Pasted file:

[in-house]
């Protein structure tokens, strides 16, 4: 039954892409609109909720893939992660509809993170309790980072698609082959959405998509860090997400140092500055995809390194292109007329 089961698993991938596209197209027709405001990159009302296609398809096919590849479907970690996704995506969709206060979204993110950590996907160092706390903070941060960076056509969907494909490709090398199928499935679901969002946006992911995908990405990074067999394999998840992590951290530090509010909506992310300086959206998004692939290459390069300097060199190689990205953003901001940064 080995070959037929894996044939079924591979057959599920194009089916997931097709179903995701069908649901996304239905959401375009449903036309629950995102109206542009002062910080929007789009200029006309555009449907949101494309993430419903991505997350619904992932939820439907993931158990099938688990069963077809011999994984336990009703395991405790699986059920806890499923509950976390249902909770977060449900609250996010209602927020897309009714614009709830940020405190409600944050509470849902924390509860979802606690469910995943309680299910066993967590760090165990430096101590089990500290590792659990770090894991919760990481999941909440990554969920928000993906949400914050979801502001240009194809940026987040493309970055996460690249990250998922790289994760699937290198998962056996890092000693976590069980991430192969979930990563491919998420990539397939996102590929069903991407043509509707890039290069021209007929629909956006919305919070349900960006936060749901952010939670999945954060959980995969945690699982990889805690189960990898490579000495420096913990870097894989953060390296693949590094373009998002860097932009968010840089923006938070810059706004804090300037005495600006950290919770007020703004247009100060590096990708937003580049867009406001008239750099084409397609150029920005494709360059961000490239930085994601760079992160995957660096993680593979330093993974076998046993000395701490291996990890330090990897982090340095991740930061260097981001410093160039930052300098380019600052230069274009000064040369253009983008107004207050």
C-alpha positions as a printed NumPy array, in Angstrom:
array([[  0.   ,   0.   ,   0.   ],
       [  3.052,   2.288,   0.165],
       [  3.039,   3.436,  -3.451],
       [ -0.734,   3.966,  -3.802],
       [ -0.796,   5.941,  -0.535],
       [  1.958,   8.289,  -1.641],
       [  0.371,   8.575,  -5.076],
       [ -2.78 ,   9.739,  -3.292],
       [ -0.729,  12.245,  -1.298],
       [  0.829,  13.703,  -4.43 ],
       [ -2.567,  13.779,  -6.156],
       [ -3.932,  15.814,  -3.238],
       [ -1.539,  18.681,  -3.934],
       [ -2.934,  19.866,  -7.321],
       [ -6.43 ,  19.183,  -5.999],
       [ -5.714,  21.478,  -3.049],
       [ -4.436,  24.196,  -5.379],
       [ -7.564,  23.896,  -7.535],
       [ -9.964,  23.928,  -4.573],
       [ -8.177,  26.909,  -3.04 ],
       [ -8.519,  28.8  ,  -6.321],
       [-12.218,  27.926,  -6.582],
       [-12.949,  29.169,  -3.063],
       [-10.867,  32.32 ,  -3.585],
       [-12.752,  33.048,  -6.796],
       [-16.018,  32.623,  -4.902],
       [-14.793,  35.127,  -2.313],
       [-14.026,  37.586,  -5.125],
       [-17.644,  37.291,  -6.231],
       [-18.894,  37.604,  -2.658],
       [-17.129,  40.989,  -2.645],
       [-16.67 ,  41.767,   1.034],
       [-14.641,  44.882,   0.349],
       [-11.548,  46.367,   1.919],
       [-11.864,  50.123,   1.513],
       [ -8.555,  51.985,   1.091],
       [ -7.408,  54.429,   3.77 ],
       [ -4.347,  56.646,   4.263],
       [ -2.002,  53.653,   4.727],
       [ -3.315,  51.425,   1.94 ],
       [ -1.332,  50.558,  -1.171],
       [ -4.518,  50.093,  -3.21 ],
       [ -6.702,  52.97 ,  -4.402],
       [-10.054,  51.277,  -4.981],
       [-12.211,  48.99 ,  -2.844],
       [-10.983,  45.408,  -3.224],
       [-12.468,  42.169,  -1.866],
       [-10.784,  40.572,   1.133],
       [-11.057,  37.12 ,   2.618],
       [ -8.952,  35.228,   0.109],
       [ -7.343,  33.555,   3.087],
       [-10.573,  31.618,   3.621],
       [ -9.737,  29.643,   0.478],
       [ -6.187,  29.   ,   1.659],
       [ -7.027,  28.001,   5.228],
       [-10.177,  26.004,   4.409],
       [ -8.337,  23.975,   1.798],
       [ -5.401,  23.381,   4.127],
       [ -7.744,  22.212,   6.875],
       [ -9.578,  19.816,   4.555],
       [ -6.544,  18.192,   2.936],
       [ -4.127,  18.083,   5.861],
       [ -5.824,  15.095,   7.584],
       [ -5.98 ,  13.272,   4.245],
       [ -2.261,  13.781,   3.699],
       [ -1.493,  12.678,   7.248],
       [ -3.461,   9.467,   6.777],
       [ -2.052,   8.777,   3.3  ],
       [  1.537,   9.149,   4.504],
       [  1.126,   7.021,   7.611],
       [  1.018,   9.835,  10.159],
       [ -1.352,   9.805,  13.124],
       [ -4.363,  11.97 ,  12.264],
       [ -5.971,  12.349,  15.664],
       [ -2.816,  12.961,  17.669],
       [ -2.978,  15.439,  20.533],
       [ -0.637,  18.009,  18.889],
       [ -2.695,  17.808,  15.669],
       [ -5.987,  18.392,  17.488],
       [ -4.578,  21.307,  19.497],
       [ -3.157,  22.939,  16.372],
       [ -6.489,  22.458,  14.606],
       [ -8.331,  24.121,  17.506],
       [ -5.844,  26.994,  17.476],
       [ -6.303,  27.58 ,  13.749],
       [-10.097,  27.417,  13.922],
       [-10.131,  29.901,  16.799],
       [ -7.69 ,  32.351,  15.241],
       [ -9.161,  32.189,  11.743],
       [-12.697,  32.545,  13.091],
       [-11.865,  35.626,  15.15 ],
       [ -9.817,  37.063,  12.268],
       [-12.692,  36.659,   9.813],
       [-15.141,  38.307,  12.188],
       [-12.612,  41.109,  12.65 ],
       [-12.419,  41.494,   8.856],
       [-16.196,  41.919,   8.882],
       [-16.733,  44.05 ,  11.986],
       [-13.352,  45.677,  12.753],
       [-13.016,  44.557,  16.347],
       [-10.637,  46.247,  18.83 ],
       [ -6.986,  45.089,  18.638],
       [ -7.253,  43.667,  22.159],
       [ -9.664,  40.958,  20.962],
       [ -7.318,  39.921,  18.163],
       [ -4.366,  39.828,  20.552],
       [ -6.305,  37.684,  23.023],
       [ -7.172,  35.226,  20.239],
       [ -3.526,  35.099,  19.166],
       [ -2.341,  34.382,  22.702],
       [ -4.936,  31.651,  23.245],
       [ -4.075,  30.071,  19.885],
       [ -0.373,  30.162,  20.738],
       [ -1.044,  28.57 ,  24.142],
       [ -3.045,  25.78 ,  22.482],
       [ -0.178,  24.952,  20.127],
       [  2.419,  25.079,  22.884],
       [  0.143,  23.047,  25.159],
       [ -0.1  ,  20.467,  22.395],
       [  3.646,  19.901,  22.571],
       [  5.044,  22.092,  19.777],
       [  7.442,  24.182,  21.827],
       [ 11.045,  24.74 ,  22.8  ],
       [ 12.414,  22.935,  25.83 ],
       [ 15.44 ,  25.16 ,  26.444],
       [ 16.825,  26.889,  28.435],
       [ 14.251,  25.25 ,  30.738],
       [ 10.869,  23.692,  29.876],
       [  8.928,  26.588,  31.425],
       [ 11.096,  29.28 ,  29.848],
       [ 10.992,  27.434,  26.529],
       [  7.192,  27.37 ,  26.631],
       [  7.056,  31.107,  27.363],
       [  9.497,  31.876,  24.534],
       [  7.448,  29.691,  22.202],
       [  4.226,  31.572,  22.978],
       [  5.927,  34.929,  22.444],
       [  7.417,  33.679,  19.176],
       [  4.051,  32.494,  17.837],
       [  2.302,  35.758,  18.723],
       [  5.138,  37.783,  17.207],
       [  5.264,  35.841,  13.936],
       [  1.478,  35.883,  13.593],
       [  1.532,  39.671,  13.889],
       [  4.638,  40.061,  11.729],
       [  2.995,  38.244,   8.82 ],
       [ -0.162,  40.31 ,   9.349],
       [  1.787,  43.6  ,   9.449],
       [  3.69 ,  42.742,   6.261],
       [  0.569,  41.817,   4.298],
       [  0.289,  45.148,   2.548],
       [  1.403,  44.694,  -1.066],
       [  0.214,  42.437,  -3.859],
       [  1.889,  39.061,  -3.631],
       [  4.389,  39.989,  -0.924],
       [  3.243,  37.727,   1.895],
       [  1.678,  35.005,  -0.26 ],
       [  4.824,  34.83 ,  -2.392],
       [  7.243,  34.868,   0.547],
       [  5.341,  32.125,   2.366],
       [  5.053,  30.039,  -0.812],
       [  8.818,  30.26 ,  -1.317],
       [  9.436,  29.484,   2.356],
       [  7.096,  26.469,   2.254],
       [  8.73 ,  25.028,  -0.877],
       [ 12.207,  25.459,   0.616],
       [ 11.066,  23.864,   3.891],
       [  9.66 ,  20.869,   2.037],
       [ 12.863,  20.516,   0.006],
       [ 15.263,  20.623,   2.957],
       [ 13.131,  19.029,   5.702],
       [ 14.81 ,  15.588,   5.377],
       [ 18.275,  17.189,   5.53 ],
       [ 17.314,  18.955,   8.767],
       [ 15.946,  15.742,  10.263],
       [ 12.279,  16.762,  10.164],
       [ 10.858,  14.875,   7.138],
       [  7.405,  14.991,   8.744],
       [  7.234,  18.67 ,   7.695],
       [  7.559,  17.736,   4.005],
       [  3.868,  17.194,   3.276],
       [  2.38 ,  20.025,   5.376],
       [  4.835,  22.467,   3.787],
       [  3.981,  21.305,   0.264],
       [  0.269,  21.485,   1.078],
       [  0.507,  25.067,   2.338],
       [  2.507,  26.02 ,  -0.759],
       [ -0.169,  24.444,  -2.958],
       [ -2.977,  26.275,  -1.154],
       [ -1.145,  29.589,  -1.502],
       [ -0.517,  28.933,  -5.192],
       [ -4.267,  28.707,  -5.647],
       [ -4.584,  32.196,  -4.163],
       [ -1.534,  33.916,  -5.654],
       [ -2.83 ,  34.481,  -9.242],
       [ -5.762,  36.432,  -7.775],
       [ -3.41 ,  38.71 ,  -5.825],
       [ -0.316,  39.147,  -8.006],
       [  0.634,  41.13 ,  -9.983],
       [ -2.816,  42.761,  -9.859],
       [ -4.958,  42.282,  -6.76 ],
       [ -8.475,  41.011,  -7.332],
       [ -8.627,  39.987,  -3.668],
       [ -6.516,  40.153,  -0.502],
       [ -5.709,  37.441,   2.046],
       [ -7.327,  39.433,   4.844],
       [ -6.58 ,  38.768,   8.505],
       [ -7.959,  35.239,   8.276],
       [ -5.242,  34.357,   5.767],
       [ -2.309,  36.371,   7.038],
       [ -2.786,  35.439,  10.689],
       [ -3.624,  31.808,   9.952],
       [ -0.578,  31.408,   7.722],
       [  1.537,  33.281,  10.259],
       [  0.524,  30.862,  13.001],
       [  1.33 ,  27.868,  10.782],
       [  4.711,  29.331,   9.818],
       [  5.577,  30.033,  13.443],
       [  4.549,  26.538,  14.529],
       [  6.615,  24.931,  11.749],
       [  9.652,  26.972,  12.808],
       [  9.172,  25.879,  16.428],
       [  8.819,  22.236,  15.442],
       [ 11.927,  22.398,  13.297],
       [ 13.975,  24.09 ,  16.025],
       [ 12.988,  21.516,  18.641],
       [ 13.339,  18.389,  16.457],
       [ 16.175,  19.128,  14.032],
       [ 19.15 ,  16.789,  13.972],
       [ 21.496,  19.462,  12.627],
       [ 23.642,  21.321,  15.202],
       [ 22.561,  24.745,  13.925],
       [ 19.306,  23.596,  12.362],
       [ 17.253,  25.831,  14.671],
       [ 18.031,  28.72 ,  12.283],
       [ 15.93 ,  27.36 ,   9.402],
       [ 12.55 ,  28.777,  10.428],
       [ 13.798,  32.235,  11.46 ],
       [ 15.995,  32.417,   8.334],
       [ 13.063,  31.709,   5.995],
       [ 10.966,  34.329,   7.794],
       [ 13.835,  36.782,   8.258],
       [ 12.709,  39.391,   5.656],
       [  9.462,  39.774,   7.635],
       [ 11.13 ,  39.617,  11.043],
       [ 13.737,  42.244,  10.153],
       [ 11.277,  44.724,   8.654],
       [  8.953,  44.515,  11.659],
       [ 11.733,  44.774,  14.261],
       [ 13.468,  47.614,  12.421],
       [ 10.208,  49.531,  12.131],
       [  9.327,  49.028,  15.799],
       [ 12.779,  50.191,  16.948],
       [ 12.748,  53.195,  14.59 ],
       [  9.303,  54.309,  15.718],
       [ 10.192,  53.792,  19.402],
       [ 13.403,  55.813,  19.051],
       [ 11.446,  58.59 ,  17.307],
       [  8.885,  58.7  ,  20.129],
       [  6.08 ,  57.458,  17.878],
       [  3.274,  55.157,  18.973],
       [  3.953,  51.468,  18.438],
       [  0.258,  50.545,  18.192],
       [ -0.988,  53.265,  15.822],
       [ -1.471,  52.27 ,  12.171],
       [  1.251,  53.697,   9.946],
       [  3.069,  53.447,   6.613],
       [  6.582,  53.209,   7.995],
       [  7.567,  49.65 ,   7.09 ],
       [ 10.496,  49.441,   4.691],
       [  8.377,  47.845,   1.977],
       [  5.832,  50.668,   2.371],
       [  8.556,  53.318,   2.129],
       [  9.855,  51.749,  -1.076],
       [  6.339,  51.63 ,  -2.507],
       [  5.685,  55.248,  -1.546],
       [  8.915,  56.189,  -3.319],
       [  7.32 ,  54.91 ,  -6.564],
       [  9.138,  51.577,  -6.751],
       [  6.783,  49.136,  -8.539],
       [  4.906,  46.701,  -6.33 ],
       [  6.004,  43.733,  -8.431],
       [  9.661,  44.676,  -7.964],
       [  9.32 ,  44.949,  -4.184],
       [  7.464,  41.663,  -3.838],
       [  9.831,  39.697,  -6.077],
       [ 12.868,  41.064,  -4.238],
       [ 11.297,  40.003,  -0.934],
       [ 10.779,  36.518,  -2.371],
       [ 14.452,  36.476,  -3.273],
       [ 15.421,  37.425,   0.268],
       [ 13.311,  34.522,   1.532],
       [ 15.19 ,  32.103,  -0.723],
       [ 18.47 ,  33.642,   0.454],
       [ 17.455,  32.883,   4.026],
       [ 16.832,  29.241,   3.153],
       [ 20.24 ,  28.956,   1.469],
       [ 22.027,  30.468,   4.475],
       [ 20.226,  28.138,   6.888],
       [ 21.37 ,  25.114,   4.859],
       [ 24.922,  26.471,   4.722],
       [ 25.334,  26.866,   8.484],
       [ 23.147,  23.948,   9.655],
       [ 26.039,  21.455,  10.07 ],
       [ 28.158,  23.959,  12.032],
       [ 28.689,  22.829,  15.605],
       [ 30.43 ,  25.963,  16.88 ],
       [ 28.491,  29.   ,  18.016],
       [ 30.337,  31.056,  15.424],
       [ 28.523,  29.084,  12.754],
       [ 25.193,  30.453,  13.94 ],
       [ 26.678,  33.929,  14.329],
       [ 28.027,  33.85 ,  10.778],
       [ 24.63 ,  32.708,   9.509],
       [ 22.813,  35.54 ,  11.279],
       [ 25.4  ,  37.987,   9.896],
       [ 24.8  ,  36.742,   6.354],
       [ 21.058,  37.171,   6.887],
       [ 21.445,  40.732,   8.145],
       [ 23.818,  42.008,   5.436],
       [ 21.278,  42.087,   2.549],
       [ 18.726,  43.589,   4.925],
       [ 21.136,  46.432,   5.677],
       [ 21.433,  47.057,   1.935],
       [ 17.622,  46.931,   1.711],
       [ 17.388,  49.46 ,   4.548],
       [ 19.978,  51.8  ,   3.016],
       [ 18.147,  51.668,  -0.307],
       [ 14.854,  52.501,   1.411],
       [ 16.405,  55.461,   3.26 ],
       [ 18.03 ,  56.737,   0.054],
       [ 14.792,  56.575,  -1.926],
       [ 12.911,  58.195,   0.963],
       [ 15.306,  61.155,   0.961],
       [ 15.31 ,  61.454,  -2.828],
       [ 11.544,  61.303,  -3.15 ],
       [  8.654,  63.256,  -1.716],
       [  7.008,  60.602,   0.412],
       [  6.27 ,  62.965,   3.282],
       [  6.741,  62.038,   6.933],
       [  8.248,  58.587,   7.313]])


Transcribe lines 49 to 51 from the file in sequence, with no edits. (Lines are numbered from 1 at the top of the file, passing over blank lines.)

       [-10.983,  45.408,  -3.224],
       [-12.468,  42.169,  -1.866],
       [-10.784,  40.572,   1.133],